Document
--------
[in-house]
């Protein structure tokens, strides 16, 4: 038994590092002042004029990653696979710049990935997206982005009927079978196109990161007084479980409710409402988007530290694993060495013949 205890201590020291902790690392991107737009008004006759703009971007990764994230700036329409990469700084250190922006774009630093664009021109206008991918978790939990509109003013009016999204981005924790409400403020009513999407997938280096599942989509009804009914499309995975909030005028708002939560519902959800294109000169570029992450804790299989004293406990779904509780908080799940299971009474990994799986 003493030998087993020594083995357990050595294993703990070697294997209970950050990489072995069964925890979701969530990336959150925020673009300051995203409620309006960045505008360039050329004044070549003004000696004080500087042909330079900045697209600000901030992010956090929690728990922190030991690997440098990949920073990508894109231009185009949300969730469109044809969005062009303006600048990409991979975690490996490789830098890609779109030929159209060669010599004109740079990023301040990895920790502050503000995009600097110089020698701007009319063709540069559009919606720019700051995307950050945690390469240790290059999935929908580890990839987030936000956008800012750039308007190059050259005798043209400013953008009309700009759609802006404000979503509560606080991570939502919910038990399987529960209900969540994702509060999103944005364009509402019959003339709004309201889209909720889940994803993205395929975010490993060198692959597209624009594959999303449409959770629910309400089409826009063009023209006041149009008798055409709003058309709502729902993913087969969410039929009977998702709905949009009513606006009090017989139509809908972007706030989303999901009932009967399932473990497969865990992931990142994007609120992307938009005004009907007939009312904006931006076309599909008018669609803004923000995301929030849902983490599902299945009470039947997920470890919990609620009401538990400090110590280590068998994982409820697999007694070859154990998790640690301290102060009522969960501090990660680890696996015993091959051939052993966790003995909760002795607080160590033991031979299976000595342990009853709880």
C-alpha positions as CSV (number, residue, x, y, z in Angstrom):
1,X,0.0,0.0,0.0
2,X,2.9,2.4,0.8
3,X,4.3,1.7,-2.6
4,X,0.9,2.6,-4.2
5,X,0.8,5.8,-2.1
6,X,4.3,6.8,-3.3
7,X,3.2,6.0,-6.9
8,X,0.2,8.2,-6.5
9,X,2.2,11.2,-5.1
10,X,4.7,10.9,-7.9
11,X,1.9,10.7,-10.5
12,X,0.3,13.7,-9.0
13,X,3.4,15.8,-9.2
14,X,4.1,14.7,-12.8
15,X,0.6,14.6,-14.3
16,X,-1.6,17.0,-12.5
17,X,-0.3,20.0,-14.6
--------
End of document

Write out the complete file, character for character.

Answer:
[in-house]
């Protein structure tokens, strides 16, 4: 038994590092002042004029990653696979710049990935997206982005009927079978196109990161007084479980409710409402988007530290694993060495013949 205890201590020291902790690392991107737009008004006759703009971007990764994230700036329409990469700084250190922006774009630093664009021109206008991918978790939990509109003013009016999204981005924790409400403020009513999407997938280096599942989509009804009914499309995975909030005028708002939560519902959800294109000169570029992450804790299989004293406990779904509780908080799940299971009474990994799986 003493030998087993020594083995357990050595294993703990070697294997209970950050990489072995069964925890979701969530990336959150925020673009300051995203409620309006960045505008360039050329004044070549003004000696004080500087042909330079900045697209600000901030992010956090929690728990922190030991690997440098990949920073990508894109231009185009949300969730469109044809969005062009303006600048990409991979975690490996490789830098890609779109030929159209060669010599004109740079990023301040990895920790502050503000995009600097110089020698701007009319063709540069559009919606720019700051995307950050945690390469240790290059999935929908580890990839987030936000956008800012750039308007190059050259005798043209400013953008009309700009759609802006404000979503509560606080991570939502919910038990399987529960209900969540994702509060999103944005364009509402019959003339709004309201889209909720889940994803993205395929975010490993060198692959597209624009594959999303449409959770629910309400089409826009063009023209006041149009008798055409709003058309709502729902993913087969969410039929009977998702709905949009009513606006009090017989139509809908972007706030989303999901009932009967399932473990497969865990992931990142994007609120992307938009005004009907007939009312904006931006076309599909008018669609803004923000995301929030849902983490599902299945009470039947997920470890919990609620009401538990400090110590280590068998994982409820697999007694070859154990998790640690301290102060009522969960501090990660680890696996015993091959051939052993966790003995909760002795607080160590033991031979299976000595342990009853709880």
C-alpha positions as CSV (number, residue, x, y, z in Angstrom):
1,X,0.0,0.0,0.0
2,X,2.9,2.4,0.8
3,X,4.3,1.7,-2.6
4,X,0.9,2.6,-4.2
5,X,0.8,5.8,-2.1
6,X,4.3,6.8,-3.3
7,X,3.2,6.0,-6.9
8,X,0.2,8.2,-6.5
9,X,2.2,11.2,-5.1
10,X,4.7,10.9,-7.9
11,X,1.9,10.7,-10.5
12,X,0.3,13.7,-9.0
13,X,3.4,15.8,-9.2
14,X,4.1,14.7,-12.8
15,X,0.6,14.6,-14.3
16,X,-1.6,17.0,-12.5
17,X,-0.3,20.0,-14.6